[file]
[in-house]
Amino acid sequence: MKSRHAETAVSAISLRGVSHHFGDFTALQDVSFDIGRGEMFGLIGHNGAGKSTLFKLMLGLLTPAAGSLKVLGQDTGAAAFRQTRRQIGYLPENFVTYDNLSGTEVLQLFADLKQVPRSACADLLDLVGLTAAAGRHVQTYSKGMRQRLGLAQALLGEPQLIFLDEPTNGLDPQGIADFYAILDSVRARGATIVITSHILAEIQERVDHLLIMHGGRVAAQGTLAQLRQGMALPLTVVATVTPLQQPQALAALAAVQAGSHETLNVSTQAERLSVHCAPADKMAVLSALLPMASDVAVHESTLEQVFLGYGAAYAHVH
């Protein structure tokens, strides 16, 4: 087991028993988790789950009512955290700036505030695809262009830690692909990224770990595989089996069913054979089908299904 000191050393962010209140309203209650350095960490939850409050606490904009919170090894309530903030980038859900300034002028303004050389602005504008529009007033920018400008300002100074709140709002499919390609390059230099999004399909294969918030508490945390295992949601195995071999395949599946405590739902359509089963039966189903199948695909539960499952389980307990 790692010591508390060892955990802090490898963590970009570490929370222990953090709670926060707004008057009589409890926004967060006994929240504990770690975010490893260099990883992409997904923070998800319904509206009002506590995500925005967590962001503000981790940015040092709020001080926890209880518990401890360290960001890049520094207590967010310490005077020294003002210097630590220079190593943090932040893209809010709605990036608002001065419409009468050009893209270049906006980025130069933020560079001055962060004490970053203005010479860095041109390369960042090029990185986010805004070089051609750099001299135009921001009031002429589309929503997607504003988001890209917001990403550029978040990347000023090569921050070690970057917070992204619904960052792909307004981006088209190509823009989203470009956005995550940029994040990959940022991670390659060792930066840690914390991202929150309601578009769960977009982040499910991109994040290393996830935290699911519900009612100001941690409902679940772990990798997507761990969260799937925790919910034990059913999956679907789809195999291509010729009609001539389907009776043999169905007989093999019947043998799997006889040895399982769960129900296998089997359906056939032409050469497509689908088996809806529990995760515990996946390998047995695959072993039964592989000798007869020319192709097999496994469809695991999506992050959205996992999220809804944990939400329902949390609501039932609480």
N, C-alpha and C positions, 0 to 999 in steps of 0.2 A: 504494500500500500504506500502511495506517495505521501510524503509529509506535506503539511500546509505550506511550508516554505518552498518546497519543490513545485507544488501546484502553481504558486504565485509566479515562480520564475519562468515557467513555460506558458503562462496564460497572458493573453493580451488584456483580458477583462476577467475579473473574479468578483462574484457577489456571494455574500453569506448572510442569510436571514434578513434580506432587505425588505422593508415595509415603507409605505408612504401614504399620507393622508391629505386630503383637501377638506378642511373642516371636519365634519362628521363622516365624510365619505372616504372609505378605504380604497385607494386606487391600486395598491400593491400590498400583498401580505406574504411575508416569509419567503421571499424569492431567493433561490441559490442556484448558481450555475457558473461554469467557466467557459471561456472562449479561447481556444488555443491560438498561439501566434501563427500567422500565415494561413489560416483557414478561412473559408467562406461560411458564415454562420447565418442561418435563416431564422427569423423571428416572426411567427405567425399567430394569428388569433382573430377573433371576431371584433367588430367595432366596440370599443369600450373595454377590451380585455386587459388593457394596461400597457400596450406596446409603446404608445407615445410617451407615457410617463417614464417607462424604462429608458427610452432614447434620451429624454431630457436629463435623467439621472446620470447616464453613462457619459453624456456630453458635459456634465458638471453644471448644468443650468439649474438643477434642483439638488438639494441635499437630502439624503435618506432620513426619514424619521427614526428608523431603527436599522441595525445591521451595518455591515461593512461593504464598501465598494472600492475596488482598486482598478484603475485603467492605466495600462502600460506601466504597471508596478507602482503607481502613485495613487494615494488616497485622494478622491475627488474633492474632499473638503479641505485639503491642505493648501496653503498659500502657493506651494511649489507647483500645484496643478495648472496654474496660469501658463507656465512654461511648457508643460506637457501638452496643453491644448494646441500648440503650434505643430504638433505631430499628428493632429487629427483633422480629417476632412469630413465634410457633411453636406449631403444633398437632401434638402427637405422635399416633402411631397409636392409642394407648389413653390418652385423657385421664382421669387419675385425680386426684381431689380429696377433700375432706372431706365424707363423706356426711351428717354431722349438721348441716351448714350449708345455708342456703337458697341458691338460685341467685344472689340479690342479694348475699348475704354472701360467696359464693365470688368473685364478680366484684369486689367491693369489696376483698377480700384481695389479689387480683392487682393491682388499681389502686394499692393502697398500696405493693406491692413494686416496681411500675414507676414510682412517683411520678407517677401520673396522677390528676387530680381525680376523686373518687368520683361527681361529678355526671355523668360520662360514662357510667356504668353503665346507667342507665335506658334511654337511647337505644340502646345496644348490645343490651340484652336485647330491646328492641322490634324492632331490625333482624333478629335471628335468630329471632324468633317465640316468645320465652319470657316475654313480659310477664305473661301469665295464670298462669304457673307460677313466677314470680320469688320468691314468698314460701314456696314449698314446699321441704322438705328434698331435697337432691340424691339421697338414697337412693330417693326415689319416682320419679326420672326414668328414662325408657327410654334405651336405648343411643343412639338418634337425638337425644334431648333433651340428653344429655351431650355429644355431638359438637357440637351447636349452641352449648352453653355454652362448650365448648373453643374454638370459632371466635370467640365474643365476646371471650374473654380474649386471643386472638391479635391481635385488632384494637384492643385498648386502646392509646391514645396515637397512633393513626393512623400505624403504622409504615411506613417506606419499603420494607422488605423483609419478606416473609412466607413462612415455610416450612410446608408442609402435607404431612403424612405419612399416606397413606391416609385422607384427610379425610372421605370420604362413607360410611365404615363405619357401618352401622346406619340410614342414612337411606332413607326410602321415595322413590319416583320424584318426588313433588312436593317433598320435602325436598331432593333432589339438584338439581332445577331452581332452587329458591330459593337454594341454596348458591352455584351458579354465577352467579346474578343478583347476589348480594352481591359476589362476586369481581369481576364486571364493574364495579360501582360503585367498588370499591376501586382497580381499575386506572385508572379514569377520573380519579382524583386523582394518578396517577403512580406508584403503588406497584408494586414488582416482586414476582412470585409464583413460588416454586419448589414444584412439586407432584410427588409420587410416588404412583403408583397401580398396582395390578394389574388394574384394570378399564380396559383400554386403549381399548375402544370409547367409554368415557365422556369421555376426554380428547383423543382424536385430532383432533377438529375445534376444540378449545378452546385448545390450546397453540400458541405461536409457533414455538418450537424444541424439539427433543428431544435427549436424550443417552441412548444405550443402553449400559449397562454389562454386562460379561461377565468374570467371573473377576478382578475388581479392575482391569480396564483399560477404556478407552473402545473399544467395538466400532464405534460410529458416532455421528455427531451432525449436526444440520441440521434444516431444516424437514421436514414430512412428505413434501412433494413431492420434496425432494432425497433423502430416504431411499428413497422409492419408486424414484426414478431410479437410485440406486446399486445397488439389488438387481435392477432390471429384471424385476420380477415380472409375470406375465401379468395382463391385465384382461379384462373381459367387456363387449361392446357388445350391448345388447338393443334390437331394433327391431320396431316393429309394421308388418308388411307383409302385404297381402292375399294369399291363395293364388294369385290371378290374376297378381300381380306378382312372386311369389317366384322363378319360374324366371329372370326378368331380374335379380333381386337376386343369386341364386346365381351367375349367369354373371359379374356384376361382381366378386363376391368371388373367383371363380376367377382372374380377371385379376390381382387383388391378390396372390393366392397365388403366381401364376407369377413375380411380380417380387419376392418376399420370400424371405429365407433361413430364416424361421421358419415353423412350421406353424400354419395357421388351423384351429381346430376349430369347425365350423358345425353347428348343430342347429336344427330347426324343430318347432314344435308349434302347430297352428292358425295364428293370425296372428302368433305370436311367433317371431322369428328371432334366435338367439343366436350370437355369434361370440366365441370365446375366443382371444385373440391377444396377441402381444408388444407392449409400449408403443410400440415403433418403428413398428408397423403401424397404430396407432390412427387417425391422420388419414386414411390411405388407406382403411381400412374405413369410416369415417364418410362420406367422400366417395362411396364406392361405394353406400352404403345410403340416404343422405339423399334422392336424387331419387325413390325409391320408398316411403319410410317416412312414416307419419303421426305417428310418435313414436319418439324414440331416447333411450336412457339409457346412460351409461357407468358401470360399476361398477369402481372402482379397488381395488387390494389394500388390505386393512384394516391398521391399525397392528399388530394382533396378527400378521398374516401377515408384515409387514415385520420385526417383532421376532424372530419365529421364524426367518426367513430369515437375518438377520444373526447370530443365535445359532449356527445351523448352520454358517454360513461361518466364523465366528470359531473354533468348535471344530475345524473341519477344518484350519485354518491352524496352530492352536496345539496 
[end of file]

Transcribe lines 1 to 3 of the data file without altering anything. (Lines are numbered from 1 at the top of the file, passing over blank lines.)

[in-house]
Amino acid sequence: MKSRHAETAVSAISLRGVSHHFGDFTALQDVSFDIGRGEMFGLIGHNGAGKSTLFKLMLGLLTPAAGSLKVLGQDTGAAAFRQTRRQIGYLPENFVTYDNLSGTEVLQLFADLKQVPRSACADLLDLVGLTAAAGRHVQTYSKGMRQRLGLAQALLGEPQLIFLDEPTNGLDPQGIADFYAILDSVRARGATIVITSHILAEIQERVDHLLIMHGGRVAAQGTLAQLRQGMALPLTVVATVTPLQQPQALAALAAVQAGSHETLNVSTQAERLSVHCAPADKMAVLSALLPMASDVAVHESTLEQVFLGYGAAYAHVH
């Protein structure tokens, strides 16, 4: 087991028993988790789950009512955290700036505030695809262009830690692909990224770990595989089996069913054979089908299904 000191050393962010209140309203209650350095960490939850409050606490904009919170090894309530903030980038859900300034002028303004050389602005504008529009007033920018400008300002100074709140709002499919390609390059230099999004399909294969918030508490945390295992949601195995071999395949599946405590739902359509089963039966189903199948695909539960499952389980307990 790692010591508390060892955990802090490898963590970009570490929370222990953090709670926060707004008057009589409890926004967060006994929240504990770690975010490893260099990883992409997904923070998800319904509206009002506590995500925005967590962001503000981790940015040092709020001080926890209880518990401890360290960001890049520094207590967010310490005077020294003002210097630590220079190593943090932040893209809010709605990036608002001065419409009468050009893209270049906006980025130069933020560079001055962060004490970053203005010479860095041109390369960042090029990185986010805004070089051609750099001299135009921001009031002429589309929503997607504003988001890209917001990403550029978040990347000023090569921050070690970057917070992204619904960052792909307004981006088209190509823009989203470009956005995550940029994040990959940022991670390659060792930066840690914390991202929150309601578009769960977009982040499910991109994040290393996830935290699911519900009612100001941690409902679940772990990798997507761990969260799937925790919910034990059913999956679907789809195999291509010729009609001539389907009776043999169905007989093999019947043998799997006889040895399982769960129900296998089997359906056939032409050469497509689908088996809806529990995760515990996946390998047995695959072993039964592989000798007869020319192709097999496994469809695991999506992050959205996992999220809804944990939400329902949390609501039932609480």